Cover photo by Sergey Zolkin. 6 minute read.

Have you noticed how “addiction” has become a controversial word in our culture?

Even in the scientific community, researchers aren’t always in agreement about how exactly to tell when something is an addiction. (We’ll have a lot more to say about those controversies later.) However, it’s important to recognize that porn is nearly universally accepted in the academic world as being a compulsive sexual behavior, with more and more evidence backing the fact that it affects the brain in a similar way to drugs.

We don’t claim to be able to diagnose anybody on whether or not they are obsessed with, compulsively consuming, or addicted to porn. However, compulsive porn consumption is, without question, a growing problem in our society and more and more evidence is emerging about the addictive nature of pornography.

One of these already-proven findings is that frequent porn use rewires a consumer’s brain and areas of the brain that are involved in processing reward and motivation, and in craving and anticipating rewards. This is bad news for those who find themselves viewing porn and not being able to quit, even when they want to stop more than anything.

Not everyone who watches porn is an addict

It’s important to remember that not everyone who watches pornography will become immediately enslaved for life.

Sometimes we hear from parents who worry their child will become an addict after being exposed a few times. Too often, as fear and shame enters the parent-child relationship, it can make the problem worse by creating distance and isolation, and complicating feelings that already exist. While we have always made it our mission to educate on the harmful effects of pornography, we have also maintained that those who fall into porn are not “bad” people.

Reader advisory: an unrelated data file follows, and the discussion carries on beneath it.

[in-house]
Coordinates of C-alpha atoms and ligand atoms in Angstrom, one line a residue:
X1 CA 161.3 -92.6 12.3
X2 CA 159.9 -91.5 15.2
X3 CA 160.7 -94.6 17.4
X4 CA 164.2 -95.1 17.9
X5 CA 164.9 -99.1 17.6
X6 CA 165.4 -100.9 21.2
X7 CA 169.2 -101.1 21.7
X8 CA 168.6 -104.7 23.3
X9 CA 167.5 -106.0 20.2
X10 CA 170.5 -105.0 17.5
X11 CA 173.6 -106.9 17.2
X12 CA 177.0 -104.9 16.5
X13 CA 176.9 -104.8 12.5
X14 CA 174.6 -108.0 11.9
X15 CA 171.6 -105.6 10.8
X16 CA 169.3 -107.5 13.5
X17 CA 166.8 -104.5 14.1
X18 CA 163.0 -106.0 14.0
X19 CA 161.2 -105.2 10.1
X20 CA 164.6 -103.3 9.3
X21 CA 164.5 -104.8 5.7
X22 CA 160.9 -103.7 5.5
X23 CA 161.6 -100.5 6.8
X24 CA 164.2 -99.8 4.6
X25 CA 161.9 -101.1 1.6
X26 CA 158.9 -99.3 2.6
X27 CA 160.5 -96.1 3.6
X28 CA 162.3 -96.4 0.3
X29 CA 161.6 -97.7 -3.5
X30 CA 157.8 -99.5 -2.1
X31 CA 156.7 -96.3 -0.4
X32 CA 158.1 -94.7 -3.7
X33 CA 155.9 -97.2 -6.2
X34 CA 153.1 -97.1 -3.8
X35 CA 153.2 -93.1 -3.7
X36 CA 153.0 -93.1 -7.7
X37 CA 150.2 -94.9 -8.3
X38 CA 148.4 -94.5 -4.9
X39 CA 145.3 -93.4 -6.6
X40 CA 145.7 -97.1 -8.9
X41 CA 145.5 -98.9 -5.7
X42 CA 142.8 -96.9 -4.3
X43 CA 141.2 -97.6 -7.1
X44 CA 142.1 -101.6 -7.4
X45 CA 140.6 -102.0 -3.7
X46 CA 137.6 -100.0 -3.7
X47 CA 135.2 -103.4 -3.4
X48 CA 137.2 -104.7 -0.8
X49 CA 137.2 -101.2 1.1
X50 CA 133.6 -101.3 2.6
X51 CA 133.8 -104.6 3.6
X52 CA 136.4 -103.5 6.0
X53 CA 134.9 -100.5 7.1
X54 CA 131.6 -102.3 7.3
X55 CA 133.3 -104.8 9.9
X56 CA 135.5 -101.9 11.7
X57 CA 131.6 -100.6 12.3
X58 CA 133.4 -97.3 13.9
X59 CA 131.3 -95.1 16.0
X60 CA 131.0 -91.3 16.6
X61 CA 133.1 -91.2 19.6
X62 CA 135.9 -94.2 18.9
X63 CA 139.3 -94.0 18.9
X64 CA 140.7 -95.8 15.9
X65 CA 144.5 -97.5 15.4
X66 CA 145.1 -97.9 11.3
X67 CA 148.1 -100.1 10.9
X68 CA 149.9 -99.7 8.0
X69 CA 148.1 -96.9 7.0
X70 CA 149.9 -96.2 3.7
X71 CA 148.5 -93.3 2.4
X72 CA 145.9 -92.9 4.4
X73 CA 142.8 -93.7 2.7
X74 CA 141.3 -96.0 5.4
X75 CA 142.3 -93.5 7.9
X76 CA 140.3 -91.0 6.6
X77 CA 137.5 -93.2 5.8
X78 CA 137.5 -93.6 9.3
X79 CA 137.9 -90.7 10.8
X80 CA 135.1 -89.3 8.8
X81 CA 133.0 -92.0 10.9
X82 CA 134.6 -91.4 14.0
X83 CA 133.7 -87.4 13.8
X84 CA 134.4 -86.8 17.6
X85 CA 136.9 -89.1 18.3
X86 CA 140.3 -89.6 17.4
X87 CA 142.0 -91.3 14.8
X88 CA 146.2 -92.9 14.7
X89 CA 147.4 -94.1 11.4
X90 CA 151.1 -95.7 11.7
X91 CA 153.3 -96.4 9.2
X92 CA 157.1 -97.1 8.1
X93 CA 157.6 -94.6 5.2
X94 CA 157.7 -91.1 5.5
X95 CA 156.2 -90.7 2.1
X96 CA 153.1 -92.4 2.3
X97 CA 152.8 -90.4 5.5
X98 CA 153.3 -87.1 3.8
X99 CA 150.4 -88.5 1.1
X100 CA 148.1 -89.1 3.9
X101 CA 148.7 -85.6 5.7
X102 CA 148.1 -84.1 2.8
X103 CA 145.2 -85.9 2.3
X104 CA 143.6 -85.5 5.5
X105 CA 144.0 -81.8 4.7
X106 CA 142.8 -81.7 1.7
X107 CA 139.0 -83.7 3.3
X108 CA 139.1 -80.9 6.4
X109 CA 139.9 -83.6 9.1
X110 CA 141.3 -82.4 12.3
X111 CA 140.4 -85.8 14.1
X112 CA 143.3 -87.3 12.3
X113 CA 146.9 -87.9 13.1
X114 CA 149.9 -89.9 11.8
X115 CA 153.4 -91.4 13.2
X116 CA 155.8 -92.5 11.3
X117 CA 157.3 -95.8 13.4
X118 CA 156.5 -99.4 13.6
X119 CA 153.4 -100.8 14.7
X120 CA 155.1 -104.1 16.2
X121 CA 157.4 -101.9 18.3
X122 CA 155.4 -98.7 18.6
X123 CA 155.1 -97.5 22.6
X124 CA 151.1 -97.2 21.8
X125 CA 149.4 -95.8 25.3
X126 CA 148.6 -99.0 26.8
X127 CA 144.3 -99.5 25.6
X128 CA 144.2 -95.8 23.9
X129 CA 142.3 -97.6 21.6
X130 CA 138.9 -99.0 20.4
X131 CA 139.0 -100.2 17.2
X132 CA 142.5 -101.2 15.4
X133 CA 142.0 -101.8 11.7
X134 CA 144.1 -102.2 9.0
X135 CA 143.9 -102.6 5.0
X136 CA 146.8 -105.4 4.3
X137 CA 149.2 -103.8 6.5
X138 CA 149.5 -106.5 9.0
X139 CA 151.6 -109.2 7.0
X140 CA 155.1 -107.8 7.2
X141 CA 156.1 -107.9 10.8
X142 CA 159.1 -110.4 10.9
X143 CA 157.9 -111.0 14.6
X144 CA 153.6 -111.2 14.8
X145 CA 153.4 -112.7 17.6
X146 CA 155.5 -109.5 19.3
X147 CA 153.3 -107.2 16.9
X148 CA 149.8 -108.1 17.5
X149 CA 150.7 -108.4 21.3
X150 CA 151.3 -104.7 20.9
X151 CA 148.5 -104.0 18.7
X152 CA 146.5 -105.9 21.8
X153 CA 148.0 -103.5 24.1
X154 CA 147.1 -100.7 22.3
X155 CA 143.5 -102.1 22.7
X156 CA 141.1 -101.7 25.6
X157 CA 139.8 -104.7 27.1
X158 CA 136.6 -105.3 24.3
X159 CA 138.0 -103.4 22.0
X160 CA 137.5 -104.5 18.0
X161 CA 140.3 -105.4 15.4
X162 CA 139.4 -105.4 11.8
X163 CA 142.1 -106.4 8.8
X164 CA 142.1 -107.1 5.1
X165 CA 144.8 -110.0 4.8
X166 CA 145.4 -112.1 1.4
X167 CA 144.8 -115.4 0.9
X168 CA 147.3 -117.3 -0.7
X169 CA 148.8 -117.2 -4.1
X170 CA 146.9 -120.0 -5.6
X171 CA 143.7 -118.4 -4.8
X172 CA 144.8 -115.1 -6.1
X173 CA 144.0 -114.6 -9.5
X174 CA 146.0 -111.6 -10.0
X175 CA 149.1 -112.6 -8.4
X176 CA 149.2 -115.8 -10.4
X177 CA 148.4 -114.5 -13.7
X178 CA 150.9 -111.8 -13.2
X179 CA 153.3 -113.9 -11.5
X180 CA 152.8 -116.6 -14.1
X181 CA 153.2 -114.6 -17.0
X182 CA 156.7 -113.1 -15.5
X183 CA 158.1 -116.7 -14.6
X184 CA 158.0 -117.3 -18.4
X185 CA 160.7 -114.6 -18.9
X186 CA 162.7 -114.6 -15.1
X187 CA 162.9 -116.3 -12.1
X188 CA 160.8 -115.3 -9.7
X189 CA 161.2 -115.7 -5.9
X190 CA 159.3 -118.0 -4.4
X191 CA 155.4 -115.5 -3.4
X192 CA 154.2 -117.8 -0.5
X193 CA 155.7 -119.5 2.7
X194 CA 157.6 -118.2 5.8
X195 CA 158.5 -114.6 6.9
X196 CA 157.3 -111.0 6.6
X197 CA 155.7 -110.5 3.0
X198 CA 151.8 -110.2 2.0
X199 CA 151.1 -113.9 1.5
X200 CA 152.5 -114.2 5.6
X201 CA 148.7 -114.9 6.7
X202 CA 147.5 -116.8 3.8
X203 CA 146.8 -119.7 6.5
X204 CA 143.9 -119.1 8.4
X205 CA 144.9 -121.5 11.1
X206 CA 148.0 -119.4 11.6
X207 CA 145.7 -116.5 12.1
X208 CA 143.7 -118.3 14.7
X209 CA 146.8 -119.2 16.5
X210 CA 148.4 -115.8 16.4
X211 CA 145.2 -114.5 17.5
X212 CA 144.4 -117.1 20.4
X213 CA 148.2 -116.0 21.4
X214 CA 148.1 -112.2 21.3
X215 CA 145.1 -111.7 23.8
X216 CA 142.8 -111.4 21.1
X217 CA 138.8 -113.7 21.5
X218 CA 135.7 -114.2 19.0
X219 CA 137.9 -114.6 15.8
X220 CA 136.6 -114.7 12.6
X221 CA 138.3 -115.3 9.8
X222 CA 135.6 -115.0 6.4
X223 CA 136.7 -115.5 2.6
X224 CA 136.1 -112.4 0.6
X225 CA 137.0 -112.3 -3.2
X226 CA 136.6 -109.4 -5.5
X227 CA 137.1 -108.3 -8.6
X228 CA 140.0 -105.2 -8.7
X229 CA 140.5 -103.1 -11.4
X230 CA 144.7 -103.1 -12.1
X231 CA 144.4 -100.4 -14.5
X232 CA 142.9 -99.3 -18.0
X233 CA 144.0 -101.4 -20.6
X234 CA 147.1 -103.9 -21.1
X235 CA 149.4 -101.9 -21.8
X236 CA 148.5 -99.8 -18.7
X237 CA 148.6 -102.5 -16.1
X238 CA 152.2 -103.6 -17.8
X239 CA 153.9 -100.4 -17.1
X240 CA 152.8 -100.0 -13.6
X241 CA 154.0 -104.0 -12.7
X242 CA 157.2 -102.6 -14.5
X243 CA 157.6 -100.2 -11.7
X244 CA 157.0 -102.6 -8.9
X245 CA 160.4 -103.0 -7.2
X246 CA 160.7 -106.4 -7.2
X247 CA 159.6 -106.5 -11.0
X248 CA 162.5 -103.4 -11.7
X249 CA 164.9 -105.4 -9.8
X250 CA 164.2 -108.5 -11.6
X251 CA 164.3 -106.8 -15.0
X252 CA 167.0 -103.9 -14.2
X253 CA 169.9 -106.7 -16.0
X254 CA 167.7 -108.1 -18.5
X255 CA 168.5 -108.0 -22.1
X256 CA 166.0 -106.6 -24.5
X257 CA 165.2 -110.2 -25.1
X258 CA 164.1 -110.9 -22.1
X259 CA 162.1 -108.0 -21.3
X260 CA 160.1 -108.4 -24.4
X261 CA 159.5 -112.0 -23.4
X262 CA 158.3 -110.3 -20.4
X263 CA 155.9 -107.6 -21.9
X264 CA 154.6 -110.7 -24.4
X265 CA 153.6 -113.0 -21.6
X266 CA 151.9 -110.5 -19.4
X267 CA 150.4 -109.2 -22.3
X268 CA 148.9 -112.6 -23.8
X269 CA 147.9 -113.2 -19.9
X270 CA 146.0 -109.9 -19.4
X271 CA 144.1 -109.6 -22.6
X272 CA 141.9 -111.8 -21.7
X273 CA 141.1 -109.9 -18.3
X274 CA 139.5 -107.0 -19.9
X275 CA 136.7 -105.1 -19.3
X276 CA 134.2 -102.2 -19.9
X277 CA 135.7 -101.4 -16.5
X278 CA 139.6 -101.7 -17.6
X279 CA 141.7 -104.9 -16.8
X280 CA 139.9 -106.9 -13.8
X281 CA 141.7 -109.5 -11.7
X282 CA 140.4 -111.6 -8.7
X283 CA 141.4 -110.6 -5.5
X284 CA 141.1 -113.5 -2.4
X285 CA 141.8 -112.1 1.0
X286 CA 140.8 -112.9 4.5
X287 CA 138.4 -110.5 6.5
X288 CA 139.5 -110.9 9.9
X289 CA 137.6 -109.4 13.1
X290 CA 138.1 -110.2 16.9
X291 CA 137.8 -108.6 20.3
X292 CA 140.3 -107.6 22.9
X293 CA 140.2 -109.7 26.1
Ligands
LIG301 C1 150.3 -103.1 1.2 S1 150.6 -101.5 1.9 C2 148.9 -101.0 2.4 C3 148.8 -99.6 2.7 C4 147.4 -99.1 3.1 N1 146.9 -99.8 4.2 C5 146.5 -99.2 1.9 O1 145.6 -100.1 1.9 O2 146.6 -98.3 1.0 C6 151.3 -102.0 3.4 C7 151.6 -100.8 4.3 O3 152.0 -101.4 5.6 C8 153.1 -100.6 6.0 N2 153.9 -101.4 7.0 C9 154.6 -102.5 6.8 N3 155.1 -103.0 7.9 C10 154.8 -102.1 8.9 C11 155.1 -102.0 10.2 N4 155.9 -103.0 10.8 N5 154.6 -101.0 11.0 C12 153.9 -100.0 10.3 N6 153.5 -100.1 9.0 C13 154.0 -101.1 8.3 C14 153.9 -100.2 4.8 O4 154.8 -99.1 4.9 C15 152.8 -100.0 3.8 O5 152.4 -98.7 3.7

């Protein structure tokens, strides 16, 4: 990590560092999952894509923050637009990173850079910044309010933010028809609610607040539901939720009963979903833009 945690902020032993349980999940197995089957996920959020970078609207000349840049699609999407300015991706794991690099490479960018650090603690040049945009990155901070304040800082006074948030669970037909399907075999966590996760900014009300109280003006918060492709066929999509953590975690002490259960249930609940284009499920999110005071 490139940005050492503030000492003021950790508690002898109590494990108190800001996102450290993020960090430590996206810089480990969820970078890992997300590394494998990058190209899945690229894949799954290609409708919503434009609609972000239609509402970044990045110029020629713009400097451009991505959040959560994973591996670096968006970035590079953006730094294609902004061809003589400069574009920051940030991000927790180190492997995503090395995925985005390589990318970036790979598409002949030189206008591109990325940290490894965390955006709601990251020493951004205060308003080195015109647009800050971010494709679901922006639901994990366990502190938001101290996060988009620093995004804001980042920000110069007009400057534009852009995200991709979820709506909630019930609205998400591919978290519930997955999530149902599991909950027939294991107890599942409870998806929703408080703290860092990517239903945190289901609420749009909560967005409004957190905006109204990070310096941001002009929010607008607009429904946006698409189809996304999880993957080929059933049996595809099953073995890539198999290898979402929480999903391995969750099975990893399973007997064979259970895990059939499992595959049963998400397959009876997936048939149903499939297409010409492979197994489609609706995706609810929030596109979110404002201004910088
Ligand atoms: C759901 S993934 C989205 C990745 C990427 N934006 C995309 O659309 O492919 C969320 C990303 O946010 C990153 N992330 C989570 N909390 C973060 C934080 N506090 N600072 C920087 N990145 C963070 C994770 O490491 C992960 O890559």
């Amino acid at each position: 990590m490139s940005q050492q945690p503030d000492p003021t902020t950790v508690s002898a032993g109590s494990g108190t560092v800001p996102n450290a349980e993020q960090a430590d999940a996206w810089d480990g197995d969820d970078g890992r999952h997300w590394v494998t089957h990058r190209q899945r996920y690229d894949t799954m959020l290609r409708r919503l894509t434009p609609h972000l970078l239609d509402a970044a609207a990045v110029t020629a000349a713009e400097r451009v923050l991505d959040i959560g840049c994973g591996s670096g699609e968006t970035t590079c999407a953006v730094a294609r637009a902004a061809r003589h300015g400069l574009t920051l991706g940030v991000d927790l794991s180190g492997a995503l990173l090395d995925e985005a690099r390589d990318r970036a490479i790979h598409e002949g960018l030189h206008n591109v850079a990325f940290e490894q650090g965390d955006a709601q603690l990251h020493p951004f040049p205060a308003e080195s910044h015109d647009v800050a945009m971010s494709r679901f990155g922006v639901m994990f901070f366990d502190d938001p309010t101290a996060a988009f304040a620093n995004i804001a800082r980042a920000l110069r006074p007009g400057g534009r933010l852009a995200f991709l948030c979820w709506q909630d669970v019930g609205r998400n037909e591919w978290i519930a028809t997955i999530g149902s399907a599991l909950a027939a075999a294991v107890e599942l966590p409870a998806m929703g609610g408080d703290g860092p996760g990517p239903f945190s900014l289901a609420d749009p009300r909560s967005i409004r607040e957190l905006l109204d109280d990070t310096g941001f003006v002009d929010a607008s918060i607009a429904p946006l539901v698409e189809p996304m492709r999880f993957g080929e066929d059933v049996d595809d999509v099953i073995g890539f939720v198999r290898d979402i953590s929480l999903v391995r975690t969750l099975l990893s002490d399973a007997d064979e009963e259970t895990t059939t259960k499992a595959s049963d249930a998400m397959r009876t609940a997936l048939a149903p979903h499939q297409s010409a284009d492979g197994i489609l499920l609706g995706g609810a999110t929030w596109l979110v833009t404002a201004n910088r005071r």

The desire to watch porn arises, in part, from simply being a sexual human being. It’s true that science and research are showing the harms of viewing pornography, but that doesn’t mean it’s going to automatically ruin their lives and turn every person who watches into a hopeless porn junkie.

How do I know if I’m an addict?

We created five questions that any porn consumer could ask them self. Even if you feel like porn isn’t an addiction for you, it can still cause you to have unhealthy views of people, love, and relationships.

Think about the questions below as you think about your own situation—or others you know:

  1. Is your porn consumption escalating or feeling out of control?
    When porn addicts look at porn, they find themselves progressively looking for more images, more often, and more hardcore material. If you find yourself in the process of viewing something arousing, then becoming bored and moving on to something else again, and again, and again, then that is a sign that your porn consumption is escalating. If you find yourself looking at harder material than when you first started, this is a sign as well.
  2. Do you have trouble controlling the amount of time you spend looking at porn?